Raymond Yoshihiro Aka, who was honored by the Japanese emperor for his work strengthening U.S.-Japanese relations, will be buried Friday at the National Memorial Cemetery of the Pacific at Punchbowl.
Aka was 90 when he died Jan. 5 in Walnut Creek, Calif. The son of Japanese immigrants, Aka was born in Wailuku in 1915 but spent much of his childhood in Okinawa. He graduated from McKinley High School in 1939.
In September 1941, a few months before the Japanese attack on Pearl Harbor, Aka was drafted while he was a student at the University of Hawaii. He served in the Military Intelligence Service during World War II and then as a warrant officer in the Japanese Liaison Office in Gen. Douglas MacArthur's Tokyo headquarters after the war.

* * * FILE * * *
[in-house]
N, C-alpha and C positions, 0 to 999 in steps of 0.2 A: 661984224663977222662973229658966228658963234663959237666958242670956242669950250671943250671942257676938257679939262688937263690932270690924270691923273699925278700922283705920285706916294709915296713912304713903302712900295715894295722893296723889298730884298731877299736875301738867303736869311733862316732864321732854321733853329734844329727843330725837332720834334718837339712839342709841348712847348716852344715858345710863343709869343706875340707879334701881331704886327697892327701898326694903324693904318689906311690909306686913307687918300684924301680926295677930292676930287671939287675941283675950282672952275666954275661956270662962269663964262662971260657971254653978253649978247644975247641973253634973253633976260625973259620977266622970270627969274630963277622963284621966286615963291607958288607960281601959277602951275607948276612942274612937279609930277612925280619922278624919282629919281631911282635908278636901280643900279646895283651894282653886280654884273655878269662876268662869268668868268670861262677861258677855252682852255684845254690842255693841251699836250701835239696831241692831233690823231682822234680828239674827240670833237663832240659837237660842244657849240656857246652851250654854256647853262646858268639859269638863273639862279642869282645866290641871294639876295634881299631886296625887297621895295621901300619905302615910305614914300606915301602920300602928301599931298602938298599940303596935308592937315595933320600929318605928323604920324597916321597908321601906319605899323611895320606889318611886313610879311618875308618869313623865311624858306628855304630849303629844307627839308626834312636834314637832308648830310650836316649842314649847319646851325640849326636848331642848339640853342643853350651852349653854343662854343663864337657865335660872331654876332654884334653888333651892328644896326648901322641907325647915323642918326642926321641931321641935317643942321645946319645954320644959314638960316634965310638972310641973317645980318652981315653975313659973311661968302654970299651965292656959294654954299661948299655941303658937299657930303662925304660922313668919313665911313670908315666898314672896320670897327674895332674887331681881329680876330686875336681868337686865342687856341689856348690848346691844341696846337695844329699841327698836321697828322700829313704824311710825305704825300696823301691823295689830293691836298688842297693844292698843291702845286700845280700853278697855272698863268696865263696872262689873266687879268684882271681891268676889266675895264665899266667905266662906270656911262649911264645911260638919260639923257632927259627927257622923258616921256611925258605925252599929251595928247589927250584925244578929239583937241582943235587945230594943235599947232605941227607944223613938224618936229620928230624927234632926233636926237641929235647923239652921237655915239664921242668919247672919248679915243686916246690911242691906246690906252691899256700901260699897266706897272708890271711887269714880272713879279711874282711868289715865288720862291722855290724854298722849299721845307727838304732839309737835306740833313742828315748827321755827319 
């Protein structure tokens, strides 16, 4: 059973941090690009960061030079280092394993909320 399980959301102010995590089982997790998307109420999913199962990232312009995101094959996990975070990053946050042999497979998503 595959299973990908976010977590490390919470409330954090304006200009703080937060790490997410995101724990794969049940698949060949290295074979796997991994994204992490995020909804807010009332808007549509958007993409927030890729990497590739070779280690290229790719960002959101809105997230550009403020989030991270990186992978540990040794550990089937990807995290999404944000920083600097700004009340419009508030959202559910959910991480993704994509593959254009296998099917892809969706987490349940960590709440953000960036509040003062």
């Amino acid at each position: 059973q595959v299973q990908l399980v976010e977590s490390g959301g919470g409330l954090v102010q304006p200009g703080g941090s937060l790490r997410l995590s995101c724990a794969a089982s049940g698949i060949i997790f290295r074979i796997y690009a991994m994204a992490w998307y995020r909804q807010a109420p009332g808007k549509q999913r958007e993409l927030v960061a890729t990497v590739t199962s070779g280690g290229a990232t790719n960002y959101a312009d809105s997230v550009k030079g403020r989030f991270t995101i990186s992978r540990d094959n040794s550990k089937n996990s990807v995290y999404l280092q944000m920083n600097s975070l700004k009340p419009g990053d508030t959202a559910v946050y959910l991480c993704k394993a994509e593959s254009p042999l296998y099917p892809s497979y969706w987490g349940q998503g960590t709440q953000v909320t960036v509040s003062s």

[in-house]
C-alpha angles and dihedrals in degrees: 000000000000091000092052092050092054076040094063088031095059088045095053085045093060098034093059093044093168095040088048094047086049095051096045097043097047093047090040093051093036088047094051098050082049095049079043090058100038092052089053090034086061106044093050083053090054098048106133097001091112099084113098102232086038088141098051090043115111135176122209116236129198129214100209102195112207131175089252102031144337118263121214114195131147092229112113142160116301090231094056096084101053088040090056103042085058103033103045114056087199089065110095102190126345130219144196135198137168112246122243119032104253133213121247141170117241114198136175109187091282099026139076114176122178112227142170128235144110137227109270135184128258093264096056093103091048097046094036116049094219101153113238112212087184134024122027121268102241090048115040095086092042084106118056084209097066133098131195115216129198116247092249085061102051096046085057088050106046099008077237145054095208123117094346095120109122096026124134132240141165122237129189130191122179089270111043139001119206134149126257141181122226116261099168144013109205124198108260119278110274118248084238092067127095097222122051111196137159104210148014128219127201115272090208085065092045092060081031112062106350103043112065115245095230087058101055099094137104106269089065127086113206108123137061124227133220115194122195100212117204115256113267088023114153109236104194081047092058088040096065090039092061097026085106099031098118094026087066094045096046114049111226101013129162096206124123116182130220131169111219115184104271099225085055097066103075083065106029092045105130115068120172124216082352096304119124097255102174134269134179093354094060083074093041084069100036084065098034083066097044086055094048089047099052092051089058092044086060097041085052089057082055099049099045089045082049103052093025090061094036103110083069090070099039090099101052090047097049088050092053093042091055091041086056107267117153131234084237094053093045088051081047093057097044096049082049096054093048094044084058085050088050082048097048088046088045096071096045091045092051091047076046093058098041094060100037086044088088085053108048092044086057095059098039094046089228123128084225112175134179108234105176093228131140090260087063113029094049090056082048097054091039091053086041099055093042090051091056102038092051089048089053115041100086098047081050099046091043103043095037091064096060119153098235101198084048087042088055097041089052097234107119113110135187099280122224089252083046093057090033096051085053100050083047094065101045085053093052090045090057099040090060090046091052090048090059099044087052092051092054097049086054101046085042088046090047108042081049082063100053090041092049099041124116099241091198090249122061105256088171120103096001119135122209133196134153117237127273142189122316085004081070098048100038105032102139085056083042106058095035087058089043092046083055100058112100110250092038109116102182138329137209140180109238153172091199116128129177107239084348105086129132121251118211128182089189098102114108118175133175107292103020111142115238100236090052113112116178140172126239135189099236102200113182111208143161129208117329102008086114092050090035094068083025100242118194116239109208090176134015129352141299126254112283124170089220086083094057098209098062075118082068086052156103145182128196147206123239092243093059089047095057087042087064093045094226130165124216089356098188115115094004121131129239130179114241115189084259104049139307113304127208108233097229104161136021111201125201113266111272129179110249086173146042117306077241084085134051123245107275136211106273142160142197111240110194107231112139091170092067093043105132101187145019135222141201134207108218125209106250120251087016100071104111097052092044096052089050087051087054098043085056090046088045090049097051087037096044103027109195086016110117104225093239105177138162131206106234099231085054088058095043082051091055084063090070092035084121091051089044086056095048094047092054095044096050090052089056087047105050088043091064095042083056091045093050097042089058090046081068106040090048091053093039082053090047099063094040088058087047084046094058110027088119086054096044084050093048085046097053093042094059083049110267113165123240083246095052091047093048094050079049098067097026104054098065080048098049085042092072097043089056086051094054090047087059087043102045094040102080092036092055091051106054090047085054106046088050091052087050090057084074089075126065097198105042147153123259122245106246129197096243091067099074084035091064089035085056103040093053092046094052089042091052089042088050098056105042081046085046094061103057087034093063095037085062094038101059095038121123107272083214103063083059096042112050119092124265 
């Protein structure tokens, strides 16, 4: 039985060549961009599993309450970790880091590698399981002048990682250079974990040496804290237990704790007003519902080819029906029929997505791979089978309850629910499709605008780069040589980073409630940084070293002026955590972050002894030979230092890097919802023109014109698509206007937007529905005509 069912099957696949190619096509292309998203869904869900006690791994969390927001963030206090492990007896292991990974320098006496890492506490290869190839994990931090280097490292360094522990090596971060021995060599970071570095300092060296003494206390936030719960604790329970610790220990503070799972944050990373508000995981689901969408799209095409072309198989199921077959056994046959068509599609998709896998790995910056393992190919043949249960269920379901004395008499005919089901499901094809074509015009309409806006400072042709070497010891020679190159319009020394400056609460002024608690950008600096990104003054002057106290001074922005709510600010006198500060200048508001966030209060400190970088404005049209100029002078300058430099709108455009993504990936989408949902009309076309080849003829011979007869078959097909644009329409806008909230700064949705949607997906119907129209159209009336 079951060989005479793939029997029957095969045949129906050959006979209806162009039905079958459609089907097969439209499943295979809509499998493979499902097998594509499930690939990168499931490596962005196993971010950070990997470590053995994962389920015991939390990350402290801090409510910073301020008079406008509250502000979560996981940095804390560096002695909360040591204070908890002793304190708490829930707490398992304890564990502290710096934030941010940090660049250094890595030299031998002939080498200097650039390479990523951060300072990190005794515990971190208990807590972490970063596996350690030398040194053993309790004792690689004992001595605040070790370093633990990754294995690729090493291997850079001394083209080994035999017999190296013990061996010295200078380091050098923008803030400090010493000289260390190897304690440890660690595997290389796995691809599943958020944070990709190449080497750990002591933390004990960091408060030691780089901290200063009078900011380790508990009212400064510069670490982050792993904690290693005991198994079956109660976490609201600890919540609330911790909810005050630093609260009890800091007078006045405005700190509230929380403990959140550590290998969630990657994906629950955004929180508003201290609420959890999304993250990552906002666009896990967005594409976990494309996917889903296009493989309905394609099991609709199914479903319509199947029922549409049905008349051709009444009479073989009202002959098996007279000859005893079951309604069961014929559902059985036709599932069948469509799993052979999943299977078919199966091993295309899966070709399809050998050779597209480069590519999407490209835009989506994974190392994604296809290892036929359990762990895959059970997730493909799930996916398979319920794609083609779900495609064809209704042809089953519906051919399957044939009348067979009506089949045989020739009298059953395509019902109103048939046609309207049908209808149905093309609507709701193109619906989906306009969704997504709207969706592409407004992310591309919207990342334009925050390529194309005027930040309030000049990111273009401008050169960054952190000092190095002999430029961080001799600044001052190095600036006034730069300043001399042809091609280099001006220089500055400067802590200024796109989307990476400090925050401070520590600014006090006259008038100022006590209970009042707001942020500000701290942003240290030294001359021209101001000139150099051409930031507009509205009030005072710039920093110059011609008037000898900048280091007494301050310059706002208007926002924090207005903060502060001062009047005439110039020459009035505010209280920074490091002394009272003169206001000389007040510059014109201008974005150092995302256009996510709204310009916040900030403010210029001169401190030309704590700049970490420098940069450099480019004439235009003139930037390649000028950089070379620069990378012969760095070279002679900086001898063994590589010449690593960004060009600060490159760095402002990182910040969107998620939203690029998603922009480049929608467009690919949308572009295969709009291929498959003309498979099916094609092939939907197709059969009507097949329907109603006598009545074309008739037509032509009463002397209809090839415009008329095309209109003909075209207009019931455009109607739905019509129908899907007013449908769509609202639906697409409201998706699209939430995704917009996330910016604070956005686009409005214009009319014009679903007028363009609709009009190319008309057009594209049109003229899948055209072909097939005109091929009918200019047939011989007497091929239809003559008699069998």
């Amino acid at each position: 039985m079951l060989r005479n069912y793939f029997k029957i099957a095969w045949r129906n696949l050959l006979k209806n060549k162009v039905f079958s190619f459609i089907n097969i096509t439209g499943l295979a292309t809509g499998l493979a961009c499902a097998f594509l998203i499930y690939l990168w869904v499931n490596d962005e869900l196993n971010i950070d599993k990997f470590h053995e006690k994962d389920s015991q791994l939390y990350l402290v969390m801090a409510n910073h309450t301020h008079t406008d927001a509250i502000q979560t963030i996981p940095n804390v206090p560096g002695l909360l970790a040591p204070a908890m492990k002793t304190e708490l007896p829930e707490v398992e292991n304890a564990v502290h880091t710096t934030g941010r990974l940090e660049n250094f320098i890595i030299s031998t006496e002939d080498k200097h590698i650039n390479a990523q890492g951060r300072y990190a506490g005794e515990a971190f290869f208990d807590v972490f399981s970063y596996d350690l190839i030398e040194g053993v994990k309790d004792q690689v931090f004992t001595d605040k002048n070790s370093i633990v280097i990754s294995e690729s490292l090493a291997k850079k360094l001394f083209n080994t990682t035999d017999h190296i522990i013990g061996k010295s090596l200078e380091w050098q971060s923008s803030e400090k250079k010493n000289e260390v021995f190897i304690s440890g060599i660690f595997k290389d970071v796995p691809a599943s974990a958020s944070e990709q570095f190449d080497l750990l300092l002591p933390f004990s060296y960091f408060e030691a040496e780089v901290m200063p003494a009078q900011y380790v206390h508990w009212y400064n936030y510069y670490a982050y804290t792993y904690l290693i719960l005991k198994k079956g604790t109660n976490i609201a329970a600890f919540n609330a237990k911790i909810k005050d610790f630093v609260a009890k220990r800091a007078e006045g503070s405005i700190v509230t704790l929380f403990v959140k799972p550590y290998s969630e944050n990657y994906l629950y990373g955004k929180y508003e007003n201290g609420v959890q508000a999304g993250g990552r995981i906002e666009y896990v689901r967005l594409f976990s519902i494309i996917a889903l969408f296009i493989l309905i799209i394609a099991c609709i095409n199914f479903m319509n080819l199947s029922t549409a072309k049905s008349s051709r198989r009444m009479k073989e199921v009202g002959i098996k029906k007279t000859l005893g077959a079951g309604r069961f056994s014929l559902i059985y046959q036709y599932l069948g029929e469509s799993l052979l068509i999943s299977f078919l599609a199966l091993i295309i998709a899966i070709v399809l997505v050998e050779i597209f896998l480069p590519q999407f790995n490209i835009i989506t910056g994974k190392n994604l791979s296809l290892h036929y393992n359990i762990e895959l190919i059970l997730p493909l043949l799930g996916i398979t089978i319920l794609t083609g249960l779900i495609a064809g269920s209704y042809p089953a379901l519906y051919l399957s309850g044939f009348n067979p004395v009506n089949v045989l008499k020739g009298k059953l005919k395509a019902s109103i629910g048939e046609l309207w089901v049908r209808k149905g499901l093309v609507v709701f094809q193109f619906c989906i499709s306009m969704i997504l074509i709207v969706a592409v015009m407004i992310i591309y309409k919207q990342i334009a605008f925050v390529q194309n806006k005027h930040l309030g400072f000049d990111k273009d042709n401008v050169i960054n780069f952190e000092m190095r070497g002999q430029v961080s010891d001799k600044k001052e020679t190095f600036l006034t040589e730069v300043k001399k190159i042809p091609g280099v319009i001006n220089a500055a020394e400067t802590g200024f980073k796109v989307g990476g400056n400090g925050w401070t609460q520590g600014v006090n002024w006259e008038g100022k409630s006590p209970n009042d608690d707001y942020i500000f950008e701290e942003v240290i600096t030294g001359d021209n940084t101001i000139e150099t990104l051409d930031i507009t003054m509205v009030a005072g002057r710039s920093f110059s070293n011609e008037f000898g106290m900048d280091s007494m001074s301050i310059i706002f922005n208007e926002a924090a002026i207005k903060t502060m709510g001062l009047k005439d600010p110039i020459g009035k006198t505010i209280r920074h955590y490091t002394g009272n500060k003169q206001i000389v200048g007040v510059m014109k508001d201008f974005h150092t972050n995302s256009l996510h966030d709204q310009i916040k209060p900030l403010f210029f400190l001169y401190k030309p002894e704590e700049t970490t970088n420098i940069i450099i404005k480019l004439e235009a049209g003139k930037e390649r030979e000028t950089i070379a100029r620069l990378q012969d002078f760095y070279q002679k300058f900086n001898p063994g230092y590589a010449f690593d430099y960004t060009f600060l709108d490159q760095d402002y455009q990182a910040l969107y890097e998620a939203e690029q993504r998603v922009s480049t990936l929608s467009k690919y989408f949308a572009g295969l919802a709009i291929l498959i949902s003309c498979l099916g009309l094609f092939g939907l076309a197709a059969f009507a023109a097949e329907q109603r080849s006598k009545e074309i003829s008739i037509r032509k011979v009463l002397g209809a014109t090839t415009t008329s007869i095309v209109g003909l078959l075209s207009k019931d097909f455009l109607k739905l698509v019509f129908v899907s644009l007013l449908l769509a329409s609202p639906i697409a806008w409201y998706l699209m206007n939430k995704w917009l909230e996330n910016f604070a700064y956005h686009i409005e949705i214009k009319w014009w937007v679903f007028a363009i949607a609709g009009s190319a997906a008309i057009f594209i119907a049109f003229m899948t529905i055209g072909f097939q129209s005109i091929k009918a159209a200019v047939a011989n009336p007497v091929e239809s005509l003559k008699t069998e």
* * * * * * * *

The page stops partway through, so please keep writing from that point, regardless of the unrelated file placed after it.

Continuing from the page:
After his honorable discharge in 1947, he became a civilian employee of the U.S. Department of the Army during Japan's postwar reconstruction and was involved in the drafting of the Japanese Constitution, civil service, election reform and the establishment of the police reserves.
25 February 2006
Raymond Yoshihiro Aka, 1915-2006
Saturday's Honolulu Star-Bulletin notes the death of one of the key behind-the-scenes people responsible Japan's postwar reconstruction.
Posted by Joel at 2/25/2006 03:22:00 PM